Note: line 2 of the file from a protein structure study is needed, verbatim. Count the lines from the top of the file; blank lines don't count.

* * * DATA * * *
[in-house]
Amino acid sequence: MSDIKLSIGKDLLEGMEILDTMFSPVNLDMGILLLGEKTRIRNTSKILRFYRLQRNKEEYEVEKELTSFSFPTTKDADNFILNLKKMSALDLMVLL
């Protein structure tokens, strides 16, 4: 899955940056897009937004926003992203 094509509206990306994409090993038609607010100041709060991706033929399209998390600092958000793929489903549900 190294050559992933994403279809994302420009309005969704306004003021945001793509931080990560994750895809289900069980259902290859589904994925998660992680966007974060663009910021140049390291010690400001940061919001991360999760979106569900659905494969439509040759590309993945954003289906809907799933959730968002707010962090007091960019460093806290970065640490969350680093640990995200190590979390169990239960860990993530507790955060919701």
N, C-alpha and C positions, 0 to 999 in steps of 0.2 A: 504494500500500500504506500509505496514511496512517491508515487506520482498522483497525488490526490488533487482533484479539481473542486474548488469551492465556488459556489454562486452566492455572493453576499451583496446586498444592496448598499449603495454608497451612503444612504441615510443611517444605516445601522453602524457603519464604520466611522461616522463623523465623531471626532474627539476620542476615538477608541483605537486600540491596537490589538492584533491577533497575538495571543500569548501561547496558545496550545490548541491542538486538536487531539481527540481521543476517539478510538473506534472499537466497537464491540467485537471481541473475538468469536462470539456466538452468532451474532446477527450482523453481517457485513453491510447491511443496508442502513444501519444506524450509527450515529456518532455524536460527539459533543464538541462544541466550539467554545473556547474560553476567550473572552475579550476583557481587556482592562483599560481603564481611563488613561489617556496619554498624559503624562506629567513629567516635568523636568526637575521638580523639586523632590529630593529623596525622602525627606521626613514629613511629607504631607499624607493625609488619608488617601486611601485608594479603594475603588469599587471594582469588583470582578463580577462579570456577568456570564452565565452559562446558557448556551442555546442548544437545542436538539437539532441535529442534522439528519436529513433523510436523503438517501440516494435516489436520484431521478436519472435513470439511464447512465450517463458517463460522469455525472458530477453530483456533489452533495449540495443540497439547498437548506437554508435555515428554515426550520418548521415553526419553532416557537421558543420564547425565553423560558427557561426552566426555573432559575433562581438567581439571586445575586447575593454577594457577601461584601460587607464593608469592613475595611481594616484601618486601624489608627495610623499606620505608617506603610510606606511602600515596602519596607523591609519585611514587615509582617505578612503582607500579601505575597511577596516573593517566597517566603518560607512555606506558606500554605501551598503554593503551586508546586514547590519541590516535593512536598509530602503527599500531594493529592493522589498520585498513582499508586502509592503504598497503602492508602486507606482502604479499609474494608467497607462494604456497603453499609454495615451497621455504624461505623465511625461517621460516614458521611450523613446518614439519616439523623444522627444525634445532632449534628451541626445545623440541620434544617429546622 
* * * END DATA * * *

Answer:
Amino acid sequence: MSDIKLSIGKDLLEGMEILDTMFSPVNLDMGILLLGEKTRIRNTSKILRFYRLQRNKEEYEVEKELTSFSFPTTKDADNFILNLKKMSALDLMVLL